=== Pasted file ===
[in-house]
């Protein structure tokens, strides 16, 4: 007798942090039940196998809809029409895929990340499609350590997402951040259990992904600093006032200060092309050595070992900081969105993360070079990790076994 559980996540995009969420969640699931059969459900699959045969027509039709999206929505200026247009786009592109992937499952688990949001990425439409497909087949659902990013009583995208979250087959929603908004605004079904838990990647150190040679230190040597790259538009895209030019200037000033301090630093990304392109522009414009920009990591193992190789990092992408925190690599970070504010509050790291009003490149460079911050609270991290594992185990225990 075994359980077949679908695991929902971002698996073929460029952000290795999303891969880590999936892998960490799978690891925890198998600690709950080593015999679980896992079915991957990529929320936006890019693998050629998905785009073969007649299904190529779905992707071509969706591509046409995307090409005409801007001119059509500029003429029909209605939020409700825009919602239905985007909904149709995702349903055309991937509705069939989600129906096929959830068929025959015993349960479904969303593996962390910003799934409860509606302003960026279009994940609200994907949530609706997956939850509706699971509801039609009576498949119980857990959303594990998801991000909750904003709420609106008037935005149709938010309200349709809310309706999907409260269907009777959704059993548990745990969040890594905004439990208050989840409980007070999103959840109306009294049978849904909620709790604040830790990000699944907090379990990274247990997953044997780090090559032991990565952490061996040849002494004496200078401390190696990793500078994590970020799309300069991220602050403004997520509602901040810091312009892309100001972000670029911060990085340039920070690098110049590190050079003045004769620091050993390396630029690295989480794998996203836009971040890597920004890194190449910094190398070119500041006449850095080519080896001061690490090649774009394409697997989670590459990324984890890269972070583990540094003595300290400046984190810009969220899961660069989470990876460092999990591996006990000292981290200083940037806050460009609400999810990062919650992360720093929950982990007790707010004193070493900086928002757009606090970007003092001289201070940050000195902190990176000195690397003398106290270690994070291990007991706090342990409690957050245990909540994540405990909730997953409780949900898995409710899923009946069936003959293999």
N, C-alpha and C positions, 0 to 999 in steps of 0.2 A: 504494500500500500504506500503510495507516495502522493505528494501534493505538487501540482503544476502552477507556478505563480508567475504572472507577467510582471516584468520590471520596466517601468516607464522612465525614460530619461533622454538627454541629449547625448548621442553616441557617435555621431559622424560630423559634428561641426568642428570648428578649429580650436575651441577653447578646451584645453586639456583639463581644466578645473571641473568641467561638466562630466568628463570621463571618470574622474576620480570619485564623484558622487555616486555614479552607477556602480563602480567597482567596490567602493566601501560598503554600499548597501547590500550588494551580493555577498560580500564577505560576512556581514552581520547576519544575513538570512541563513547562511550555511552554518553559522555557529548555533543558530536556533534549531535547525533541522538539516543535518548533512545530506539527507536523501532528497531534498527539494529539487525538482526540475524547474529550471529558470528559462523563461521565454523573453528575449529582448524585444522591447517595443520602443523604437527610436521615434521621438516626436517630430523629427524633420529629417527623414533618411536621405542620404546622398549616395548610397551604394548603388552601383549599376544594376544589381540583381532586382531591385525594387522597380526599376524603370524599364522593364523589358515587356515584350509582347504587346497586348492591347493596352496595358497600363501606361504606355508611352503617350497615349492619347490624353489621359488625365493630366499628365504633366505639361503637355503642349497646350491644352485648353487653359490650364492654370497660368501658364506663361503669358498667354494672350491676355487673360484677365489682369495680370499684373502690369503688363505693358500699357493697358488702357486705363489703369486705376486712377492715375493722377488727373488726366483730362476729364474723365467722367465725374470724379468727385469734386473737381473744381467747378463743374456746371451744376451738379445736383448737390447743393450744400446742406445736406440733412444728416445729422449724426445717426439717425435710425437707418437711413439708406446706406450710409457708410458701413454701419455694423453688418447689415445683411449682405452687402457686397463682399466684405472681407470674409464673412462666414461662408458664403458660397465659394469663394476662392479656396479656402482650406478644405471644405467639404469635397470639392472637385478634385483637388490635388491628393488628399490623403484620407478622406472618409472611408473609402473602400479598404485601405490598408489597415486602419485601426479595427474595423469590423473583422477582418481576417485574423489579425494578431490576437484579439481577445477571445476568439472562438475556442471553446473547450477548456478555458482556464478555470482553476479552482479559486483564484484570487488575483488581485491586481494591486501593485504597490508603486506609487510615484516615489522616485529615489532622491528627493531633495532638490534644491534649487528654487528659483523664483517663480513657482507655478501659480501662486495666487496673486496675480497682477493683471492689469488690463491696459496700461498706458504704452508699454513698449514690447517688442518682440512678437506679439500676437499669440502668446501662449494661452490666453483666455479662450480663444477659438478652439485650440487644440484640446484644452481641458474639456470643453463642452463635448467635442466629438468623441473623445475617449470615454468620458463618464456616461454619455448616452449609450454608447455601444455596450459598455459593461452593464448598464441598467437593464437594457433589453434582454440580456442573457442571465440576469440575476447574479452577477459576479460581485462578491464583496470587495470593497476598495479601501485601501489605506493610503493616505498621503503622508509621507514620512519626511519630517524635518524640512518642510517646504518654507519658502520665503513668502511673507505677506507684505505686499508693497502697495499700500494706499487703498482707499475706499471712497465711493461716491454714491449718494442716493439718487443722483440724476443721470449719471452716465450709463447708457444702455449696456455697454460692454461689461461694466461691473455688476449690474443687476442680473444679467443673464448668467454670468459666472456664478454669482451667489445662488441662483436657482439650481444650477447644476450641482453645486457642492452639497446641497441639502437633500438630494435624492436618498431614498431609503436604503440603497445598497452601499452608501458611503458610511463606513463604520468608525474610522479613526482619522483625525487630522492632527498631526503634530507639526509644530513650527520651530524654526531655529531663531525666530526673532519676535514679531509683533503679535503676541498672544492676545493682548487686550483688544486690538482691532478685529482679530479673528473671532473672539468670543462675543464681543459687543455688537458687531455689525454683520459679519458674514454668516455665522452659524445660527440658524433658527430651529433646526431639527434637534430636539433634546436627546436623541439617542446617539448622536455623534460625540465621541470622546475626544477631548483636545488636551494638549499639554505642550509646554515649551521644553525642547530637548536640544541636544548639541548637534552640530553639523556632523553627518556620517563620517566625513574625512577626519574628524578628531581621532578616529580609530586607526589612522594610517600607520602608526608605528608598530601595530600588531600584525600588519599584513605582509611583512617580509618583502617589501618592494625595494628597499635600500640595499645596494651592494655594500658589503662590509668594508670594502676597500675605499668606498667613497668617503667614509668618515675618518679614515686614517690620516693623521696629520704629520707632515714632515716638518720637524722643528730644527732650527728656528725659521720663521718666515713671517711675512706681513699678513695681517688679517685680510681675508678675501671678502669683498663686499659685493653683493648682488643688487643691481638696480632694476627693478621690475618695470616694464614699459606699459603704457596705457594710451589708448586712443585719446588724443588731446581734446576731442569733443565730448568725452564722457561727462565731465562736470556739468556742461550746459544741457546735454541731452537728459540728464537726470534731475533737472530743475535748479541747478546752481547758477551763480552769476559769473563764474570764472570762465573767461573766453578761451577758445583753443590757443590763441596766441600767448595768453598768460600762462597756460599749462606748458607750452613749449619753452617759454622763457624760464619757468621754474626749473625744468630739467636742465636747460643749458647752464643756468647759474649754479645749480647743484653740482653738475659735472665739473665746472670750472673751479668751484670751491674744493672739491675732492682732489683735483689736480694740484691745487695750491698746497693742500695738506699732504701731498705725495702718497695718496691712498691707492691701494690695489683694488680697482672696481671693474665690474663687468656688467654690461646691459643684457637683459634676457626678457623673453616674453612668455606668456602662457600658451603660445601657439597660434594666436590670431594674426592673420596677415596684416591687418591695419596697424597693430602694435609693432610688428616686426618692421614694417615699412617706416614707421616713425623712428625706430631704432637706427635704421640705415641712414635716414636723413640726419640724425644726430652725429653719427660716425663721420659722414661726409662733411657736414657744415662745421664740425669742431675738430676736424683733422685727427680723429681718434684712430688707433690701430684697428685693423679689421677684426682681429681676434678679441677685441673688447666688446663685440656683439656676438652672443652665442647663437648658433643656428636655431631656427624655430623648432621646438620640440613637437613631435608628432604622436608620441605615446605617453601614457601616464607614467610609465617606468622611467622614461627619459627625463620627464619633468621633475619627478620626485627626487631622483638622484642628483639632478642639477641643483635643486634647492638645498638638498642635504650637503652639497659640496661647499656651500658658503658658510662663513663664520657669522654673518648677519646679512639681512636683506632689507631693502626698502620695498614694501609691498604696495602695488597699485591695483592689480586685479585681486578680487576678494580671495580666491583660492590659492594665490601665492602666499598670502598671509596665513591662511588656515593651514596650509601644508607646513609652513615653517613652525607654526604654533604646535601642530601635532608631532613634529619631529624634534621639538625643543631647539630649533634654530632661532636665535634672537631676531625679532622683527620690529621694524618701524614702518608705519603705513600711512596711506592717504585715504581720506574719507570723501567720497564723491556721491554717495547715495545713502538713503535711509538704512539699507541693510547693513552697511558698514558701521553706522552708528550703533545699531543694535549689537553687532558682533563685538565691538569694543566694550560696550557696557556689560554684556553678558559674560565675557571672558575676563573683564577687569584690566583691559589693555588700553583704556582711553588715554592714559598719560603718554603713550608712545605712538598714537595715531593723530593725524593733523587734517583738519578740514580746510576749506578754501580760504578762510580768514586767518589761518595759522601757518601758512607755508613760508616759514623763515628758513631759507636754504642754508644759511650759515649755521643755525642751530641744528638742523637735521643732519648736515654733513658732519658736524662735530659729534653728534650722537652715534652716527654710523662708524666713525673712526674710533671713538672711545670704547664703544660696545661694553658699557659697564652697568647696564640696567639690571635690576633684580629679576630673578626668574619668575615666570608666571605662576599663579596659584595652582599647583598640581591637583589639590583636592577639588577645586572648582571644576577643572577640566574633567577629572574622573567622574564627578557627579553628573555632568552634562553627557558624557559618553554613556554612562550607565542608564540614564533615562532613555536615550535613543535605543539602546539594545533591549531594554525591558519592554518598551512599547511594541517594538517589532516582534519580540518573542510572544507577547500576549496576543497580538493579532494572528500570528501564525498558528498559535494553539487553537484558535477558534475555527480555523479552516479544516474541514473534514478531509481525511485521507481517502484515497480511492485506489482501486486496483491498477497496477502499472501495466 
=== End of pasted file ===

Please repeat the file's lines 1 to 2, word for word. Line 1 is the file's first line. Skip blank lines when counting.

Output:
[in-house]
């Protein structure tokens, strides 16, 4: 007798942090039940196998809809029409895929990340499609350590997402951040259990992904600093006032200060092309050595070992900081969105993360070079990790076994 559980996540995009969420969640699931059969459900699959045969027509039709999206929505200026247009786009592109992937499952688990949001990425439409497909087949659902990013009583995208979250087959929603908004605004079904838990990647150190040679230190040597790259538009895209030019200037000033301090630093990304392109522009414009920009990591193992190789990092992408925190690599970070504010509050790291009003490149460079911050609270991290594992185990225990 075994359980077949679908695991929902971002698996073929460029952000290795999303891969880590999936892998960490799978690891925890198998600690709950080593015999679980896992079915991957990529929320936006890019693998050629998905785009073969007649299904190529779905992707071509969706591509046409995307090409005409801007001119059509500029003429029909209605939020409700825009919602239905985007909904149709995702349903055309991937509705069939989600129906096929959830068929025959015993349960479904969303593996962390910003799934409860509606302003960026279009994940609200994907949530609706997956939850509706699971509801039609009576498949119980857990959303594990998801991000909750904003709420609106008037935005149709938010309200349709809310309706999907409260269907009777959704059993548990745990969040890594905004439990208050989840409980007070999103959840109306009294049978849904909620709790604040830790990000699944907090379990990274247990997953044997780090090559032991990565952490061996040849002494004496200078401390190696990793500078994590970020799309300069991220602050403004997520509602901040810091312009892309100001972000670029911060990085340039920070690098110049590190050079003045004769620091050993390396630029690295989480794998996203836009971040890597920004890194190449910094190398070119500041006449850095080519080896001061690490090649774009394409697997989670590459990324984890890269972070583990540094003595300290400046984190810009969220899961660069989470990876460092999990591996006990000292981290200083940037806050460009609400999810990062919650992360720093929950982990007790707010004193070493900086928002757009606090970007003092001289201070940050000195902190990176000195690397003398106290270690994070291990007991706090342990409690957050245990909540994540405990909730997953409780949900898995409710899923009946069936003959293999």